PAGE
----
Google will add a real-time transcription feature to the Google Translate Android app in the near future, according to new plans.
The company demonstrated the feature at its offices in San Francisco this week, saying users will be able to record audio in one language while it is rendered into text, in another language, simultaneously (via The Verge).
Google has said that this feature will probably require an internet connection at launch, as it is far more complex than existing Google Translate features. It will also require live audio, recorded through a smartphone microphone, rather than an audio file, at least to begin with.
The feature will be based on AI modelling which cleverly adapts for dialects and accents, attempting to deliver a clear and precise translation in the end, or at least a good understandable approximation of the speaker’s words.
Google has offered no time frame yet for this feature, simply saying it’s a plan for the future. It definitely sounds useful though, especially for those learning languages, (though we can already imagine a lot of school children using it to cheat on their homework.)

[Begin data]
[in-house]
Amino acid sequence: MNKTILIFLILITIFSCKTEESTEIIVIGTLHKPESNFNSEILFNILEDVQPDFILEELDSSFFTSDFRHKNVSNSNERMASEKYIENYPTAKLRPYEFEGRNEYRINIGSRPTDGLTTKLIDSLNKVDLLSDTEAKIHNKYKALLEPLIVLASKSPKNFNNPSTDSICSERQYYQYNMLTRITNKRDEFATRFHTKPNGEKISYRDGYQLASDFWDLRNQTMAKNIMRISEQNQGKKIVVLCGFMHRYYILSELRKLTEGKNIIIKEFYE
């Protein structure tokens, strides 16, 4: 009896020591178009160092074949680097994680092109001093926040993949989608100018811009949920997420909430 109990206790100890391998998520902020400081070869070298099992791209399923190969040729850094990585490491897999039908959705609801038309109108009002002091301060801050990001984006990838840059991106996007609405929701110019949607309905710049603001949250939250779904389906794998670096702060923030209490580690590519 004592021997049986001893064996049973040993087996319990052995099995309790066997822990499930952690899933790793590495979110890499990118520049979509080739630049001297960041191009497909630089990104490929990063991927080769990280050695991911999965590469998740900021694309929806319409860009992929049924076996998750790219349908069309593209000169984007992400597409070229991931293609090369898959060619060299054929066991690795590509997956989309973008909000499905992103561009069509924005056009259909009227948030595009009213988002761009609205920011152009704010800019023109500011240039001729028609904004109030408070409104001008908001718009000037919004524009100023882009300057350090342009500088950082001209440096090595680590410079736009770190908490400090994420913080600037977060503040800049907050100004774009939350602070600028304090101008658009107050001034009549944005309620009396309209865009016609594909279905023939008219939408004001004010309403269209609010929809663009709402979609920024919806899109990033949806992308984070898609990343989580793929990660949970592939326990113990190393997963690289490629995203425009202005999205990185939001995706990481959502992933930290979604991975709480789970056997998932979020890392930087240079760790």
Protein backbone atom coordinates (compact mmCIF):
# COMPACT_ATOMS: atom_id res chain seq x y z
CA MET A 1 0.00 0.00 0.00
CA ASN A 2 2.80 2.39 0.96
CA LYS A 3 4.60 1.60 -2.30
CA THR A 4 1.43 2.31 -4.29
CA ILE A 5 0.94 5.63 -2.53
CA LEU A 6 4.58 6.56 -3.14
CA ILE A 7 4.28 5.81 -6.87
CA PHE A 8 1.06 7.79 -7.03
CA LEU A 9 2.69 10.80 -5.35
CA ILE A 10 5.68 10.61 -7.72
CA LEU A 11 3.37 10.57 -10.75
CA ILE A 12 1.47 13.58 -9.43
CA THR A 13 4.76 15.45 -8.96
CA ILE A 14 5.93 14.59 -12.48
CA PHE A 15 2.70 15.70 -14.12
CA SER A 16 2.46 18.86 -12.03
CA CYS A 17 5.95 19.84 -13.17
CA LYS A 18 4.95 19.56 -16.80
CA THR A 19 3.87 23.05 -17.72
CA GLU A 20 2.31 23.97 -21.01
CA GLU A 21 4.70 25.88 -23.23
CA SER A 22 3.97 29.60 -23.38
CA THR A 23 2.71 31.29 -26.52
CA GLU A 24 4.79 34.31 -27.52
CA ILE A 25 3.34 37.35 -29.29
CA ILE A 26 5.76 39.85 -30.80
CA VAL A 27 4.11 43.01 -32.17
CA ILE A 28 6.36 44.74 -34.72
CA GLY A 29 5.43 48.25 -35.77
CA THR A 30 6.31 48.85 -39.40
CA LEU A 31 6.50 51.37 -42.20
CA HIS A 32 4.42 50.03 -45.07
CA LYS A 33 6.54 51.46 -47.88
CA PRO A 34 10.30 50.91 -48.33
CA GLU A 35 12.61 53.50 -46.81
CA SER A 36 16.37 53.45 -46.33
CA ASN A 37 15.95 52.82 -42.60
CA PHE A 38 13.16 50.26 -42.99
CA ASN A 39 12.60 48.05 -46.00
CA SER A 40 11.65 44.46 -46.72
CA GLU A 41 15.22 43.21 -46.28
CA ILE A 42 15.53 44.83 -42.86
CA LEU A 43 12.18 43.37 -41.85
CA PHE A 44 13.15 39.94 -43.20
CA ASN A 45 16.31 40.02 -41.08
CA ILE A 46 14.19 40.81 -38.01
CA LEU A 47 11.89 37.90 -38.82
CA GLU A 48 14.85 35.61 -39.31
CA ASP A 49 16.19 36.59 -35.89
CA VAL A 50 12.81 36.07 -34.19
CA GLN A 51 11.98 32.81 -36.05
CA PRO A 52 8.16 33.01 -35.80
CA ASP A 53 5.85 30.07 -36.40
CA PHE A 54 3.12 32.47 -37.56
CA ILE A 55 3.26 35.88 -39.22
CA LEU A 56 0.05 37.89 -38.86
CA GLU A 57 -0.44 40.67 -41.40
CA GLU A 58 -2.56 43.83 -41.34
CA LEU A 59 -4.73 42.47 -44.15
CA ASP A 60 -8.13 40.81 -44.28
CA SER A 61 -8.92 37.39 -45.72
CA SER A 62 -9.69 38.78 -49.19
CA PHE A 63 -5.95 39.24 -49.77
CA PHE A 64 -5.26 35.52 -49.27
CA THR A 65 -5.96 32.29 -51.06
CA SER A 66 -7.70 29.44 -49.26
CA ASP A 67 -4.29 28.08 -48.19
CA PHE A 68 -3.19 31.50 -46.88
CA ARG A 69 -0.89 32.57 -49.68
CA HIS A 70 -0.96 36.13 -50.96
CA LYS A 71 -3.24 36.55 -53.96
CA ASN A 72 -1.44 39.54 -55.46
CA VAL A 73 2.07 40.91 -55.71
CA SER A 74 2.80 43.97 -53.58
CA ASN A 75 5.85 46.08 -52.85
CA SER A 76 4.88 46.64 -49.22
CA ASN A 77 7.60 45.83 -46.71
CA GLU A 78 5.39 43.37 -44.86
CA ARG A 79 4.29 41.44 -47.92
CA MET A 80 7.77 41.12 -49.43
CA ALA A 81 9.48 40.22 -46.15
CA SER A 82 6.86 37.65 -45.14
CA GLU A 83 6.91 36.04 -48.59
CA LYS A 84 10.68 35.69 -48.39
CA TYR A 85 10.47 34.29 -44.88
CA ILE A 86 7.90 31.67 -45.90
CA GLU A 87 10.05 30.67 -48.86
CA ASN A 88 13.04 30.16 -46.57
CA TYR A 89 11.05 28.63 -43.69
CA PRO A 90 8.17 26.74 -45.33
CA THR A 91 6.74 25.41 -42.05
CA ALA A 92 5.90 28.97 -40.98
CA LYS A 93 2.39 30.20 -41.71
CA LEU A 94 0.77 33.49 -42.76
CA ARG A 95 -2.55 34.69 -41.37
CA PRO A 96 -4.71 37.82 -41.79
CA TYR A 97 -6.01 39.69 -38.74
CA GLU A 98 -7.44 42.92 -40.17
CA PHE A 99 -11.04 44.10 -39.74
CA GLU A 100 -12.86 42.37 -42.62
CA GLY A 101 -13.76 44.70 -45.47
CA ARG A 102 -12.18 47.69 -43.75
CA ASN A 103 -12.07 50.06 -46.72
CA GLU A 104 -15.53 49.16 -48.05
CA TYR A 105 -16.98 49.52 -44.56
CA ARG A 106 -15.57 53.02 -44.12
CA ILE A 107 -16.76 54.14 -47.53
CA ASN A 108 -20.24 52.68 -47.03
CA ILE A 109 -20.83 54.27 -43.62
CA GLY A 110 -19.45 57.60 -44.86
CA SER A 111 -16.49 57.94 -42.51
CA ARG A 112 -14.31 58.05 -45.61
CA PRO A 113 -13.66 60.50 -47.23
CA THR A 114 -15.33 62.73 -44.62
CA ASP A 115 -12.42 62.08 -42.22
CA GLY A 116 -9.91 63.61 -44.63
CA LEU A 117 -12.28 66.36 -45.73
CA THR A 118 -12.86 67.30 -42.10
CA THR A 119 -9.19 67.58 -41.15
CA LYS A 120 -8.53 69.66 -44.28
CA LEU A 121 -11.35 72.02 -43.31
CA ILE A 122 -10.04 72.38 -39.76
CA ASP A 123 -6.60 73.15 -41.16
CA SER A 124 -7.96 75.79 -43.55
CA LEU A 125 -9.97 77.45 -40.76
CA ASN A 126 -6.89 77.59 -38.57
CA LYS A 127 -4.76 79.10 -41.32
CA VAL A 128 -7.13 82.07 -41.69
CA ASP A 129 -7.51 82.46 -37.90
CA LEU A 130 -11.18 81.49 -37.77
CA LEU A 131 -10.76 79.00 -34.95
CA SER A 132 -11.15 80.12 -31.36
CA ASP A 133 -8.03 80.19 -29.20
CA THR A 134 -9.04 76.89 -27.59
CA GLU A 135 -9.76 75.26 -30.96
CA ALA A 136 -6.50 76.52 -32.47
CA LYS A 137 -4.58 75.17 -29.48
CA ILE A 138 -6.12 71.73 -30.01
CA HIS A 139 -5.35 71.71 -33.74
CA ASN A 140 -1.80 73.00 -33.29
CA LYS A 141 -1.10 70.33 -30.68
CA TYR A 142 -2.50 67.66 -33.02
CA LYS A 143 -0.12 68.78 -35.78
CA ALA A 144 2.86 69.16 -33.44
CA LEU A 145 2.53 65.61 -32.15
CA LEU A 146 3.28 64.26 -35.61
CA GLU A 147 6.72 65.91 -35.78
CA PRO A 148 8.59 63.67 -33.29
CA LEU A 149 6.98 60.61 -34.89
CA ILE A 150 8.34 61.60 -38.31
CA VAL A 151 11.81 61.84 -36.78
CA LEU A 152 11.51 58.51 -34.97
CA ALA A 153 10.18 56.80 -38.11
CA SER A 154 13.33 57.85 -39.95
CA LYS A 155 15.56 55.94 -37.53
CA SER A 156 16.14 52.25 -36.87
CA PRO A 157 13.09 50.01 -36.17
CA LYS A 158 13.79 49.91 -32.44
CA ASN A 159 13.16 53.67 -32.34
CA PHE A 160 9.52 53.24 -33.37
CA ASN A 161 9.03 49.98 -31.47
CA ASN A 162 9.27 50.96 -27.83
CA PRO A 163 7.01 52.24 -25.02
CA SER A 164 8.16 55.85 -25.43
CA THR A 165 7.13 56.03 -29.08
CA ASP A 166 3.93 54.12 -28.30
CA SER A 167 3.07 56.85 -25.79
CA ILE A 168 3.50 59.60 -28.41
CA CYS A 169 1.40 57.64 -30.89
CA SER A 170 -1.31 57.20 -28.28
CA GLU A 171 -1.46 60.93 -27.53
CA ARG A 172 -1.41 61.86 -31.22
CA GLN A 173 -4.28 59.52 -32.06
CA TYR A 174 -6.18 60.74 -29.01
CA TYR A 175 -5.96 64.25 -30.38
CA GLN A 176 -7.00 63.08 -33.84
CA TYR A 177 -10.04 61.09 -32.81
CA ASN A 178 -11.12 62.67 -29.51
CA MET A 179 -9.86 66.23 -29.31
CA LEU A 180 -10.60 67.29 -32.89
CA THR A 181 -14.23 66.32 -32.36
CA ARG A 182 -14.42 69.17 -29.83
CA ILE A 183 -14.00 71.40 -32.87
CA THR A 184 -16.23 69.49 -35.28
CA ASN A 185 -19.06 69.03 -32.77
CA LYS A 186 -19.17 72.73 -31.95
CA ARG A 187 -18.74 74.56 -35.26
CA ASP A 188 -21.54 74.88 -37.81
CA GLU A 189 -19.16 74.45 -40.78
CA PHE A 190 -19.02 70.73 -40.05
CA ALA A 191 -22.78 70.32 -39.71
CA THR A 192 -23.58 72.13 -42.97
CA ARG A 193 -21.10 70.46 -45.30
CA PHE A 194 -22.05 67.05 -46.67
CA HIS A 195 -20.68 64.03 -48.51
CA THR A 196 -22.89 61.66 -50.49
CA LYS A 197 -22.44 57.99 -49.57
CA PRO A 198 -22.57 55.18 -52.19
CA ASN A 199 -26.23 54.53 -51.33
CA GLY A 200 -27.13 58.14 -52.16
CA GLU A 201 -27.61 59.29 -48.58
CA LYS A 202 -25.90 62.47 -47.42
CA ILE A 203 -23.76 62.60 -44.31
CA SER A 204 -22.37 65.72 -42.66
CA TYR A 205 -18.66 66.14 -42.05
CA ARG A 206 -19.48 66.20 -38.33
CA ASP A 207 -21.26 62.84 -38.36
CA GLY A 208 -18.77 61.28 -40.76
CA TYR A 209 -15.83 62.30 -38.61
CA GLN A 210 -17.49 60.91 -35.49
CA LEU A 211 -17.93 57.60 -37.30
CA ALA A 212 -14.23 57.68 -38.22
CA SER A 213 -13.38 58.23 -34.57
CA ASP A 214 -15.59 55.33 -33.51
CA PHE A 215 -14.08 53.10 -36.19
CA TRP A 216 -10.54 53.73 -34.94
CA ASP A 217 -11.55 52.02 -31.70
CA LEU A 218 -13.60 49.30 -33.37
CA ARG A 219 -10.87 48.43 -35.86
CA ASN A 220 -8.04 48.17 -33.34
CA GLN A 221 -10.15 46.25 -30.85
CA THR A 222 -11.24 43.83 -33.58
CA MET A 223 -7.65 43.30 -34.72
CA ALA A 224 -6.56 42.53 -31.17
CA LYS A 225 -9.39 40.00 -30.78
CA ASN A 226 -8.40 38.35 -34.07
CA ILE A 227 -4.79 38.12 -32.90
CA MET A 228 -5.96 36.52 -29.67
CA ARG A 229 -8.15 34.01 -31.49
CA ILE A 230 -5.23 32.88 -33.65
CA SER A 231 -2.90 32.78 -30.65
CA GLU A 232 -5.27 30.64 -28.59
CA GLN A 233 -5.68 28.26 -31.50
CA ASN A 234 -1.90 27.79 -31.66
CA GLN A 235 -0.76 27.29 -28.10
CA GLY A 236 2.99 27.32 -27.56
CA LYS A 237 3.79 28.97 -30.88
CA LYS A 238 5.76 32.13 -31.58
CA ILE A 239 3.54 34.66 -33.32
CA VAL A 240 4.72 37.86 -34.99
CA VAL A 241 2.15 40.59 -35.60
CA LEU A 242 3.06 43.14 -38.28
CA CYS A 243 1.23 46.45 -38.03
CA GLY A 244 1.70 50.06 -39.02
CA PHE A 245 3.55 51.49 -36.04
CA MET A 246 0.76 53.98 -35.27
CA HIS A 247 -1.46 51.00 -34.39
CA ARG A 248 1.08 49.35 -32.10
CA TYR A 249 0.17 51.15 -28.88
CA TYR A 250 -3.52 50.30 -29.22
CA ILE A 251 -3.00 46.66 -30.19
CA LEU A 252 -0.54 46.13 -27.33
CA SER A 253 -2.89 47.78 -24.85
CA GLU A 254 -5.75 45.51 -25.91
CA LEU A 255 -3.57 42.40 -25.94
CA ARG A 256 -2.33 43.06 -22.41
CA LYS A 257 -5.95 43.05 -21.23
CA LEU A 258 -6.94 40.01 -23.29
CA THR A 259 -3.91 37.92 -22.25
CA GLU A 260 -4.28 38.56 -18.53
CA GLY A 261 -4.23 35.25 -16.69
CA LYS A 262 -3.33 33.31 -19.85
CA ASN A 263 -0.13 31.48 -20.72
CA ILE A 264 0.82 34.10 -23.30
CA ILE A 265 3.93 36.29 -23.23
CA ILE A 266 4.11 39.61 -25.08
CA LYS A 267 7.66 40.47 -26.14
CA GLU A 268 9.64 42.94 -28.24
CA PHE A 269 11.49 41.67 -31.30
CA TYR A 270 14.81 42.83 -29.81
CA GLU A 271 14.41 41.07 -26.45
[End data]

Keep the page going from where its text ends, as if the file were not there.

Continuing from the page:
Last year Google loaded a lot of interesting and useful updates into Google Translate. A clean-up of the instant camera translation was one of the most remarkable – the feature lets you point your phone camera at some text to see a translation.
This feature is great for road signs, menus and similar text-based travel quandaries. Updates added 60 languages and got rid of some of the feature’s bugs, including annoying flickering and shakiness.
The Google Translate camera translation function also got an AI upgrade – now packing Neural Machine Translation (NMT) as standard. Google said this will reduce errors by 55-85% in some languages.